SeaWorld San Diego plans to add a major aquarium-based attraction

SeaWorld San Diego visitors view an orca whale through a window at the park in 2014.
(Don Bartletti / Los Angeles Times)

SeaWorld San Diego, moving to rebuild its brand and revive lagging attendance, unveiled plans Tuesday for a major aquarium-based attraction featuring a submarine ride that will traverse a 3-acre area.

Designed to mimic a global research expedition, the Ocean Explorer ride will offer visitors close-up views of huge octopuses and spider crabs, along with hundreds of colorful jellyfish as they navigate a new SeaWorld realm via mini subs.

The San Diego park says it’s on track for a late spring opening next year.


The announcement comes a few months after SeaWorld Parks & Entertainment Chief Executive Joel Manby said the company was putting on hold a $100-million plan to double the volume of the San Diego park’s killer whale tanks and would divert a significant portion of that budget to a marketable attraction.

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SeaWorld San Diego President John Reilly would not disclose the cost of Ocean Explorer but said it would be in the tens of millions of dollars. Ocean Explorer, he noted, was already in the works before Manby spoke last November about the possibility of diverting money from the killer whale project.

SeaWorld’s tank expansion plans were stalled after the California Coastal Commission voted last year to bar future captive breeding of orcas as a condition of approval of the project. The theme park company has filed suit challenging the commission’s authority to regulate the care and breeding of killer whales.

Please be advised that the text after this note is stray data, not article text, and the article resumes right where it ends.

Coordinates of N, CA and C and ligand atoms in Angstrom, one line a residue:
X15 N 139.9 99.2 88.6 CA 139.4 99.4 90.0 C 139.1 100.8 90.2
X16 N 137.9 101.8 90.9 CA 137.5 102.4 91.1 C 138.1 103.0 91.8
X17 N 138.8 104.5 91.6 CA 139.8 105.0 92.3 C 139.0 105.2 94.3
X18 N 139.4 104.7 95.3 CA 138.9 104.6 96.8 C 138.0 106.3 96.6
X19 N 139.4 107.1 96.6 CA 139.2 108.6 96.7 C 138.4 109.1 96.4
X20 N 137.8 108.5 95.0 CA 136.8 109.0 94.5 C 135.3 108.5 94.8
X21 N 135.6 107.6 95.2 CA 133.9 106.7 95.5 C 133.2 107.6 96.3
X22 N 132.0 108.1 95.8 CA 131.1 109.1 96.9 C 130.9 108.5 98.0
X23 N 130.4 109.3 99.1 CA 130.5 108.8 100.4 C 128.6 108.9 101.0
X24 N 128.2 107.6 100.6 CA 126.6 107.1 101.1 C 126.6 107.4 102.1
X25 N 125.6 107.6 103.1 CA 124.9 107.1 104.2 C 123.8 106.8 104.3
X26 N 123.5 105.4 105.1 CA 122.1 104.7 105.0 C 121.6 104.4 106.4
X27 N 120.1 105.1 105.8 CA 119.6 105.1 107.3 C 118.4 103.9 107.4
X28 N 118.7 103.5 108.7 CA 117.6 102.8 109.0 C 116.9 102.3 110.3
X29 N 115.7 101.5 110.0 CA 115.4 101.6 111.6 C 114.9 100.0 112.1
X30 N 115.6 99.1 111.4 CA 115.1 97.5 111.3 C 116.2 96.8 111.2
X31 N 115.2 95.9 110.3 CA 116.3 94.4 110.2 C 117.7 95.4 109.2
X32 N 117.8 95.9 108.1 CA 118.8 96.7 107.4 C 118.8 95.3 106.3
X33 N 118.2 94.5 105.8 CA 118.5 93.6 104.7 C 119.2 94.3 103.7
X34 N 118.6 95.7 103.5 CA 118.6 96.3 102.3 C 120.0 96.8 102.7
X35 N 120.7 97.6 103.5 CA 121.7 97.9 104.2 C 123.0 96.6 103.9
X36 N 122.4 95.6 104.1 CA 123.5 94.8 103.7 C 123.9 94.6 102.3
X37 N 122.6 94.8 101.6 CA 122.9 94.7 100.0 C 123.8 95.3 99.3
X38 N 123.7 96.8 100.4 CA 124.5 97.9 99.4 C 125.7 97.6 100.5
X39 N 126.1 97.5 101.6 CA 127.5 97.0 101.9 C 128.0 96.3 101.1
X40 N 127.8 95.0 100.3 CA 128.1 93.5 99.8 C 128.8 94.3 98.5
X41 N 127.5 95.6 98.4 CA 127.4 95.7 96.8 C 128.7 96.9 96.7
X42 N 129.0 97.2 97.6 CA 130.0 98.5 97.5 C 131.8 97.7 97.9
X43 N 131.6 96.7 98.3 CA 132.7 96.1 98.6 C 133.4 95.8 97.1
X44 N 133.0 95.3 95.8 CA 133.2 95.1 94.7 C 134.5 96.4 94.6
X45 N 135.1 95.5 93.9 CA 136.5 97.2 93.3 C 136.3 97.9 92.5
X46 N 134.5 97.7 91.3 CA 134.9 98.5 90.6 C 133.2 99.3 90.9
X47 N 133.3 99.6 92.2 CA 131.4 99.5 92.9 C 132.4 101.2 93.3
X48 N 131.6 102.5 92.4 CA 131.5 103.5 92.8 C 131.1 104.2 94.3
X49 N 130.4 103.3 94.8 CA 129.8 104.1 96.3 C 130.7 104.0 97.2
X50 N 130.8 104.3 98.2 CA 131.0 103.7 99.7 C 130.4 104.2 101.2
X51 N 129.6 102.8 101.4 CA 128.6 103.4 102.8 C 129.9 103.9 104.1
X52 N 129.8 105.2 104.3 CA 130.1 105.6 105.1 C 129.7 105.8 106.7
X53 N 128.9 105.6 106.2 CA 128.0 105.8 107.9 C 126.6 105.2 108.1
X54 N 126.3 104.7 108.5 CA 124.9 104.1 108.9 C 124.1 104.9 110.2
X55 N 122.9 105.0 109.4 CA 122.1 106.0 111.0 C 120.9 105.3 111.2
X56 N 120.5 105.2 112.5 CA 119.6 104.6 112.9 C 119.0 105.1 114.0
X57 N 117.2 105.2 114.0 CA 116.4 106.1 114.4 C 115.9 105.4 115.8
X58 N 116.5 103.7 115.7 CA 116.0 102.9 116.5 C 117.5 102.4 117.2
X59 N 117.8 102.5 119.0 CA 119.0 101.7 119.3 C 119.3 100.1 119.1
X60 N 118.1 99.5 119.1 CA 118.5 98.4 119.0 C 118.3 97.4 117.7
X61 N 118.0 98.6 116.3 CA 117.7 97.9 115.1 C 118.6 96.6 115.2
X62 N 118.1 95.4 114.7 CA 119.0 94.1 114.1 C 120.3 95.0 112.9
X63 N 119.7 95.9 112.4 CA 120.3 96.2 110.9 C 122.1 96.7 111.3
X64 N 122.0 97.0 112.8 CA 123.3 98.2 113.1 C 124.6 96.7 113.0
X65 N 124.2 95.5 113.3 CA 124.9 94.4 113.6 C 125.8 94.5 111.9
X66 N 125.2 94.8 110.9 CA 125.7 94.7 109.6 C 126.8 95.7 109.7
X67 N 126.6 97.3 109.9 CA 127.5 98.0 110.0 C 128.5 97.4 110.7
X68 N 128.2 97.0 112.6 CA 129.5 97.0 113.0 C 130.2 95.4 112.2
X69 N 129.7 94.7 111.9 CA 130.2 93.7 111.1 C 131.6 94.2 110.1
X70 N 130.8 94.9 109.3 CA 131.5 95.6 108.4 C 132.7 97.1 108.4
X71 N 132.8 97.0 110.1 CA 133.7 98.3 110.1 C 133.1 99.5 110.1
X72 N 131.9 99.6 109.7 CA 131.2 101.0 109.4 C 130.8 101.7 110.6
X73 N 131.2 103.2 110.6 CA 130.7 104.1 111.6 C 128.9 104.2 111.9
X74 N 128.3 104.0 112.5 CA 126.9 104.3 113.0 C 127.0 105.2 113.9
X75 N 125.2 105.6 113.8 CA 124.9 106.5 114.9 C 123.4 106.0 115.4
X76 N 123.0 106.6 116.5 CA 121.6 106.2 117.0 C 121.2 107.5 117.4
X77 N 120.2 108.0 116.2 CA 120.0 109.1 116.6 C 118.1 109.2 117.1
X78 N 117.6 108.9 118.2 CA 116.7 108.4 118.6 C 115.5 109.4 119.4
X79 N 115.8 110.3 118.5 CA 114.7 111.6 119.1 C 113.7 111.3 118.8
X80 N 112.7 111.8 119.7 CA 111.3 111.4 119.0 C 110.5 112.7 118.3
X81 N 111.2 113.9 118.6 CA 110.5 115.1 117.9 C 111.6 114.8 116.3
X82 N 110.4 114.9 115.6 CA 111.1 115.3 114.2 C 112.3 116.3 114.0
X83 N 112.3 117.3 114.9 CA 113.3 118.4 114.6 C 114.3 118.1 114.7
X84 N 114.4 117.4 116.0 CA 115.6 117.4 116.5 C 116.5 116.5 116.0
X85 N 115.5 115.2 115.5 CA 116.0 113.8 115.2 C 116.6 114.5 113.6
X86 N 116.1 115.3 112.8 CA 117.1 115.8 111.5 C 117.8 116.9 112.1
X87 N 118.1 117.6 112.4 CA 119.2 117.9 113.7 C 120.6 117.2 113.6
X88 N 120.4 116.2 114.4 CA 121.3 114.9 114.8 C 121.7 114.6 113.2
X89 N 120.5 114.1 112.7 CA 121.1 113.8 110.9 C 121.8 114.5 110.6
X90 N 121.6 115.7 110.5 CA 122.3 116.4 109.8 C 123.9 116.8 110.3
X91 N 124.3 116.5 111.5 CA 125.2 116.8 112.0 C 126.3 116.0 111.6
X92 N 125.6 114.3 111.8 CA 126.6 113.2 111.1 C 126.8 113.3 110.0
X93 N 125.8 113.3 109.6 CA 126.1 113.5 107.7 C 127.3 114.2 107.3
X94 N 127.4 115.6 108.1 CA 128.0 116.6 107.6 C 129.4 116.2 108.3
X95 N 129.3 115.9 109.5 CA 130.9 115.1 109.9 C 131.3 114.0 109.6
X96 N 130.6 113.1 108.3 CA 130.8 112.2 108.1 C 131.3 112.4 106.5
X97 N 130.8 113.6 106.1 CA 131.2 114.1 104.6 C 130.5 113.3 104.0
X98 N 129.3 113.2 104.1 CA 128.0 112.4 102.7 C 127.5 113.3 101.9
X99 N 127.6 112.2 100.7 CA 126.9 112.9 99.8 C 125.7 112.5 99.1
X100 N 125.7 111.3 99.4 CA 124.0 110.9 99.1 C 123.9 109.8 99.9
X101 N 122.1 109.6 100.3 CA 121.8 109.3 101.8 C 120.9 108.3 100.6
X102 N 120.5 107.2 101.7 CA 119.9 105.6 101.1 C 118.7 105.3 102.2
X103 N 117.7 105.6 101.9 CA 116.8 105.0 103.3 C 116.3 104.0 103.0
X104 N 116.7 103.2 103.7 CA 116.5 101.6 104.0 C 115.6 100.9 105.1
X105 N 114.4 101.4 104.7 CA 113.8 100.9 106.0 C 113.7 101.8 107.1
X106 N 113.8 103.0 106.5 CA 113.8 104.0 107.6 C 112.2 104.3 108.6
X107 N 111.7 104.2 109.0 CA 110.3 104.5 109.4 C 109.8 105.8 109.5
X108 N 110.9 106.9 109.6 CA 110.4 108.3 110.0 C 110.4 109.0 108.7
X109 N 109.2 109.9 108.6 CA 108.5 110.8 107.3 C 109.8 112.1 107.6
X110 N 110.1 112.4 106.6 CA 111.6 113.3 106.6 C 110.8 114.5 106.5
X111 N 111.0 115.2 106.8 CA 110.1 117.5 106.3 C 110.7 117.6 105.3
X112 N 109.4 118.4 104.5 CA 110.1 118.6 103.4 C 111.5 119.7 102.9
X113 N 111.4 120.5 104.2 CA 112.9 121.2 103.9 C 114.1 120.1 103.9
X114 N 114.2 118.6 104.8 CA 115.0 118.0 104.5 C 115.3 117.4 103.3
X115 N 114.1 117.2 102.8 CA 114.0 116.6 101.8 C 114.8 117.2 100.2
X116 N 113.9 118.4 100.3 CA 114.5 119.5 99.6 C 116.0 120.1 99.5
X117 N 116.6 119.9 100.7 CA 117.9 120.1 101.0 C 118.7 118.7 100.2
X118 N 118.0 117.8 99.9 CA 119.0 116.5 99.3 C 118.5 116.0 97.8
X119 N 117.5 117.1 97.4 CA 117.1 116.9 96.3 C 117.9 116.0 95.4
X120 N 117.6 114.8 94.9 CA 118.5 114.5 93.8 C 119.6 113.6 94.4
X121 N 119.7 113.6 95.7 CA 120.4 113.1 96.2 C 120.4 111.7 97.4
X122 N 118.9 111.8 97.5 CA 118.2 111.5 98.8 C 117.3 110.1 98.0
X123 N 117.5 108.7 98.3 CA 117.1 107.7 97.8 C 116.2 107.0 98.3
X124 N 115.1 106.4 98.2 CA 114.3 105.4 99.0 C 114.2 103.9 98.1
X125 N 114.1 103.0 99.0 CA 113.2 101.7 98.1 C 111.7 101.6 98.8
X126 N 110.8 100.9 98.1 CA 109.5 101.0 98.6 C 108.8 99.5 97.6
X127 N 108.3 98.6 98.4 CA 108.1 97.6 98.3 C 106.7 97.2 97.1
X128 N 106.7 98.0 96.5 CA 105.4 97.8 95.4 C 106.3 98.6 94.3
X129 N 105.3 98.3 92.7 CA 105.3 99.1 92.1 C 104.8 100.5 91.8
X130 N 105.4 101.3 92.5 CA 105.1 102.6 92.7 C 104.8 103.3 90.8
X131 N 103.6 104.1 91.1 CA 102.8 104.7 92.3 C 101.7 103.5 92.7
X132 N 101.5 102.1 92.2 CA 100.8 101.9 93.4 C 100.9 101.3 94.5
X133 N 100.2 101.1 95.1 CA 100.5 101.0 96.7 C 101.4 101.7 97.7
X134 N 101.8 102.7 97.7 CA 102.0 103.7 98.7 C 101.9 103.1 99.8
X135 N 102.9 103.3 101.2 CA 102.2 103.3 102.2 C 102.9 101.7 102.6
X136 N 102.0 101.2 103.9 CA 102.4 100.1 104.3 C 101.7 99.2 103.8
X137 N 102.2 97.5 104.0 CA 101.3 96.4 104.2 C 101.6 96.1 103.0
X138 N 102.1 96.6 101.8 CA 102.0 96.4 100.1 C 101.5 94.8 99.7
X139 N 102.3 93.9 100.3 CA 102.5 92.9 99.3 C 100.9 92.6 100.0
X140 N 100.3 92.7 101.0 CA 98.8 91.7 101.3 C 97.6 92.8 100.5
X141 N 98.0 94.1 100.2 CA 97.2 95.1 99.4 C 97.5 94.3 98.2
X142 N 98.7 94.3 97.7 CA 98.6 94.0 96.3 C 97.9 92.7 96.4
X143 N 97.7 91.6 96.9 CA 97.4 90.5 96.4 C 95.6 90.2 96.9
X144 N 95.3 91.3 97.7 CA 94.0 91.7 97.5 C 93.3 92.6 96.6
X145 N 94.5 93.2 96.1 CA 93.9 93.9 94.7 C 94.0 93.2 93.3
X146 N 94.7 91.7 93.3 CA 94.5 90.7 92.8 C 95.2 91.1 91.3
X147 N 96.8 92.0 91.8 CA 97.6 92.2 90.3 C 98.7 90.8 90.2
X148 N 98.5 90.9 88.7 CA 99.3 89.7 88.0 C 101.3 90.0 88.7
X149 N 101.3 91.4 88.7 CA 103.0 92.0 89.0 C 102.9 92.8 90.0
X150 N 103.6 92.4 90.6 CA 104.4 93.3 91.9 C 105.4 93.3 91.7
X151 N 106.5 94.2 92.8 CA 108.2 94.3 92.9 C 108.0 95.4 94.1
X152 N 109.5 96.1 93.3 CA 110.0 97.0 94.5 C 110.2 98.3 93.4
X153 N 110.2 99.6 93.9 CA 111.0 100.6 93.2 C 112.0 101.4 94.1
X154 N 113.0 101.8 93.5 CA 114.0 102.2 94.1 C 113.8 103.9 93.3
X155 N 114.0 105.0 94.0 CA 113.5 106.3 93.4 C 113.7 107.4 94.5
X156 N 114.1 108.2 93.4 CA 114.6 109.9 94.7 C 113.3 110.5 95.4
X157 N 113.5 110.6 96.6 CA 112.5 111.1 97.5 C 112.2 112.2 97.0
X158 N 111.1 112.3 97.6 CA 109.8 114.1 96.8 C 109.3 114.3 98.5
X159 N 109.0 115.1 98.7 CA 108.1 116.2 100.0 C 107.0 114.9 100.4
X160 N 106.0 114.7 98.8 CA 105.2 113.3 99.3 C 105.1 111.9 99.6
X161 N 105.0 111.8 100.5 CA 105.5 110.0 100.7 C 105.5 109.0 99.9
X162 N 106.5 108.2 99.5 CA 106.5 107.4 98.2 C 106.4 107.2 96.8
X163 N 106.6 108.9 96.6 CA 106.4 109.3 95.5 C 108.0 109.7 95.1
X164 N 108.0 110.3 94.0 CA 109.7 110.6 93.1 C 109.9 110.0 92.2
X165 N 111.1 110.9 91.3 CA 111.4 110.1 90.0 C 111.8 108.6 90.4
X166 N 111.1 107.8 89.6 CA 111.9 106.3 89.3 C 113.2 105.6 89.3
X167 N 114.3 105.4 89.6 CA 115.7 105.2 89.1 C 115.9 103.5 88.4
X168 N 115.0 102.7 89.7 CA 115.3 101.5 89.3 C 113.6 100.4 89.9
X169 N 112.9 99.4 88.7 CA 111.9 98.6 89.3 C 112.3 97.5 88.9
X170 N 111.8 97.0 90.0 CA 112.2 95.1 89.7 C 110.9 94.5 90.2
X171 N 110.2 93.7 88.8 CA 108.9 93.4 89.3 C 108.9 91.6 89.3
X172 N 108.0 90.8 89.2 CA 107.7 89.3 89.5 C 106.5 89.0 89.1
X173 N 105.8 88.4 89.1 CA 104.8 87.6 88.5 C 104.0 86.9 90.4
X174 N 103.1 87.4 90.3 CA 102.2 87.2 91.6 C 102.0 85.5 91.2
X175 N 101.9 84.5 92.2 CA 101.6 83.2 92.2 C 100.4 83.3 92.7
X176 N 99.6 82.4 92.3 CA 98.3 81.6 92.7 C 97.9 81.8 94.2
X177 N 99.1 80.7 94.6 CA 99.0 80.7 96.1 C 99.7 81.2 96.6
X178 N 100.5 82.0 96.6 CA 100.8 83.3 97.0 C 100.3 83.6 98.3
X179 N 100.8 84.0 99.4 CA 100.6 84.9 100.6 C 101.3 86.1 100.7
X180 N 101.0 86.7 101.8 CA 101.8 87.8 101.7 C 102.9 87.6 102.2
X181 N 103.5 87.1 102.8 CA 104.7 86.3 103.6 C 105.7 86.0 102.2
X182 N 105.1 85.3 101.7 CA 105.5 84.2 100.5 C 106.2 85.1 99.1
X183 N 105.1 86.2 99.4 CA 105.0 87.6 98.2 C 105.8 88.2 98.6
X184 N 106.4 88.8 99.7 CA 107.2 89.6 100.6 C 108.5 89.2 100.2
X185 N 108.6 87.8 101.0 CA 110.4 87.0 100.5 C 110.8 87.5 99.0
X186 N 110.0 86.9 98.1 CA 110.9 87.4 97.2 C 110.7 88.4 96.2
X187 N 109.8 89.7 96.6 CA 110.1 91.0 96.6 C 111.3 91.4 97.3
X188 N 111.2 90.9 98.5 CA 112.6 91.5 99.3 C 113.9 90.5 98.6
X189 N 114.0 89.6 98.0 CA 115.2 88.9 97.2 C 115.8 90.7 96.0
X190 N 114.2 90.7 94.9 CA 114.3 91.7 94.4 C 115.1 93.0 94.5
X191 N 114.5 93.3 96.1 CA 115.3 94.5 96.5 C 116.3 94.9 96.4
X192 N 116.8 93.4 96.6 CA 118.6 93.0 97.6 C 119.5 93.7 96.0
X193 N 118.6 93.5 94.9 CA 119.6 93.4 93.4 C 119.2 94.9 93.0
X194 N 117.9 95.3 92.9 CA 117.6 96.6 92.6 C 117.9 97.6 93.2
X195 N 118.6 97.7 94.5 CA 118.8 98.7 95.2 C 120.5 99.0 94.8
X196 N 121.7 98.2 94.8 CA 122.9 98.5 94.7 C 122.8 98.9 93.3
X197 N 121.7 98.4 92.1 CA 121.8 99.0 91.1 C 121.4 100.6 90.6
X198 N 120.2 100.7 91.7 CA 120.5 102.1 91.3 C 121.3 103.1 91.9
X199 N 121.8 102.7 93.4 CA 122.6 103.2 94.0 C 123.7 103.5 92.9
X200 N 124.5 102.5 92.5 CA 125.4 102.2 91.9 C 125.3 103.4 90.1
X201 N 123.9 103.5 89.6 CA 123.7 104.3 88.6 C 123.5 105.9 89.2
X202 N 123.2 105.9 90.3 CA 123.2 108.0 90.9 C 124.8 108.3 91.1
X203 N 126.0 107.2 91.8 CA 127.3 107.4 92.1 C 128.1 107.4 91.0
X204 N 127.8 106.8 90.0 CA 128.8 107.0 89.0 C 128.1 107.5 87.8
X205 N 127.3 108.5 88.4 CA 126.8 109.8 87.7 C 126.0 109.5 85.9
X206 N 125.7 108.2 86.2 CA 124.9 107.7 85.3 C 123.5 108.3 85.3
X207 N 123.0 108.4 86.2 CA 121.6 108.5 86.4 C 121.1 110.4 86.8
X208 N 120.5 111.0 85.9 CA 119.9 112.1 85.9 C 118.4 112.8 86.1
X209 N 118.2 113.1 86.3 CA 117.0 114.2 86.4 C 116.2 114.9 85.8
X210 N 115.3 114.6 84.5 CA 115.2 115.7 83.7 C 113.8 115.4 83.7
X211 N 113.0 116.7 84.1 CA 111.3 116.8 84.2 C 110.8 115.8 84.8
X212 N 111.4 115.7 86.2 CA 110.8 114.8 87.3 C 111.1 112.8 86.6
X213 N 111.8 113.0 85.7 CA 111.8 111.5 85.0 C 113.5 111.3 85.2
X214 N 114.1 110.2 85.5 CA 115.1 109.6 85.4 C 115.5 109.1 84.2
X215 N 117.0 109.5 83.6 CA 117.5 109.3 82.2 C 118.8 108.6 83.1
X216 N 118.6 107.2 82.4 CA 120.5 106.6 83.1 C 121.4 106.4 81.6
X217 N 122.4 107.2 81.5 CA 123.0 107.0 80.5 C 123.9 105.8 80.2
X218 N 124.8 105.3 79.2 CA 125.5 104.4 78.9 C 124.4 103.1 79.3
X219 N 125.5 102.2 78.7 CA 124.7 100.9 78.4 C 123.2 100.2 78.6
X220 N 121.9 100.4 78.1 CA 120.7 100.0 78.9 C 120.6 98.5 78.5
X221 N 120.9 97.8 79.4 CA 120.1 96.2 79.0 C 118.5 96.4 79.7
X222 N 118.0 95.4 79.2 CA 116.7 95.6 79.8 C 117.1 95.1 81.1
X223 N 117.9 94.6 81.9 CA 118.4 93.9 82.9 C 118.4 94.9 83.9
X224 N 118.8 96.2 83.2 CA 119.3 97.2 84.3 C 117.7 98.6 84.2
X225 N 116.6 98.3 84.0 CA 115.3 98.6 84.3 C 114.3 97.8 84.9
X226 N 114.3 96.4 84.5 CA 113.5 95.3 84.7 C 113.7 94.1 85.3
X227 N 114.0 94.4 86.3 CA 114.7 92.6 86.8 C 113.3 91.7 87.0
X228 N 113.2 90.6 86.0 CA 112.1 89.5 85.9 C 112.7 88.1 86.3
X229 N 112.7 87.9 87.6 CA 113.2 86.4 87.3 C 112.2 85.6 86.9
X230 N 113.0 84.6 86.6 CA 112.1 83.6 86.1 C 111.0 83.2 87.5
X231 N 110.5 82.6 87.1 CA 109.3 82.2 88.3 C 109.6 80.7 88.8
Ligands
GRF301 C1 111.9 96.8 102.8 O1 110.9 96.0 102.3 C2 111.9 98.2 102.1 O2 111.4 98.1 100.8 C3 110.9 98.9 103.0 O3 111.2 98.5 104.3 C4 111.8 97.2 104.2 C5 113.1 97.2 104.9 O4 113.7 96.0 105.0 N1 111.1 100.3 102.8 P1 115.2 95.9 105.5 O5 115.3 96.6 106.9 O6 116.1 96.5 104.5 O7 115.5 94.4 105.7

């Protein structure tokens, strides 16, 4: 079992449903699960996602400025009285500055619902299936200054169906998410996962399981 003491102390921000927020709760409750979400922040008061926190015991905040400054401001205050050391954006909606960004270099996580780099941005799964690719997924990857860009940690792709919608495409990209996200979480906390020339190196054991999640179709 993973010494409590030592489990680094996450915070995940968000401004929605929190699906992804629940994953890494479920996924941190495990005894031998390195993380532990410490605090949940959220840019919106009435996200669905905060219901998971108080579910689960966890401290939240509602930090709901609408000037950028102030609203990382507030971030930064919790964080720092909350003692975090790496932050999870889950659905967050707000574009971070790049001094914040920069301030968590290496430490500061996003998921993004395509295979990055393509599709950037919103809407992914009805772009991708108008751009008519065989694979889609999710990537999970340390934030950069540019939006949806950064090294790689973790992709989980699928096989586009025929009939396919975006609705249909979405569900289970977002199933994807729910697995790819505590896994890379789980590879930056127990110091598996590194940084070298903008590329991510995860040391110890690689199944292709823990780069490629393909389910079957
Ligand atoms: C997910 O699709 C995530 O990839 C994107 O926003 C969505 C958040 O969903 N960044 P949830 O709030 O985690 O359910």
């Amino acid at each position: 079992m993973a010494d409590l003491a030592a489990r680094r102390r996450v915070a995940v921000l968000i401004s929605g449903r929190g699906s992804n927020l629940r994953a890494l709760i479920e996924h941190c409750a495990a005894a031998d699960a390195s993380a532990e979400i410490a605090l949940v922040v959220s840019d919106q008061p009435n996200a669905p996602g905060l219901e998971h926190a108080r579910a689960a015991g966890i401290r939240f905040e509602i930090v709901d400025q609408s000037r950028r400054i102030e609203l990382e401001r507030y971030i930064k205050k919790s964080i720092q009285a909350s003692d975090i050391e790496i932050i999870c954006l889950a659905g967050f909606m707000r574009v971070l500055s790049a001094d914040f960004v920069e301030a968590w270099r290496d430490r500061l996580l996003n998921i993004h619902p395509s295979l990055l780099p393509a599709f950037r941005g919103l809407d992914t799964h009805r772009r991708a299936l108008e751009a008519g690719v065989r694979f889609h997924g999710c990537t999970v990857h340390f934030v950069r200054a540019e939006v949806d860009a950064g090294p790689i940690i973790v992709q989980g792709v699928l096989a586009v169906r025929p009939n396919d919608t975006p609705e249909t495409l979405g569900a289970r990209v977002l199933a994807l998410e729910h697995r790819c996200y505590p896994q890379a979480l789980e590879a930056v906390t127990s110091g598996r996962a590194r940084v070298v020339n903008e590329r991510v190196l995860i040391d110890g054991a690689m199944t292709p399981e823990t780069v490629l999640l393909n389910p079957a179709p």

Assuming Ocean Explorer passes muster with the Coastal Commission, construction is expected to begin by this summer.

Ocean Explorer’s three-minute-long submarine excursion will be one of five planned rides, including a “wave swinger” that is modeled after a similar attraction at Busch Gardens Williamsburg. In the Ocean Explorer version, individuals will be suspended in chairs from the tentacles of a giant rotating jellyfish as they fly through thousands of real bubbles.

“The idea behind [Ocean Explorer] is you’ll be transported around on a research expedition and you’ll be learning about all these animals and then will leave SeaWorld inspired to act on their behalf,” Reilly said.

Theme park consultant Dennis Speigel said Tuesday that the Ocean Explorer is the right prescription for an ailing SeaWorld. The San Diego park has been hit hardest by the backlash against SeaWorld since the release of the 2013 documentary “Blackfish” that was critical of the theme park company’s treatment of killer whales.

SeaWorld San Diego attendance last year was 3.6 million, down more than 4% from 2014’s 3.7 million visitors and an even more precipitous decline from 2013 when 4.5 million people visited the park.

“They need to reconstitute their product and this is what they’re doing,” said Speigel, president of Ohio-based International Theme Park Services. “These are the kinds of attractions that are highly marketable and really reach out to both the local market and the tourist.”


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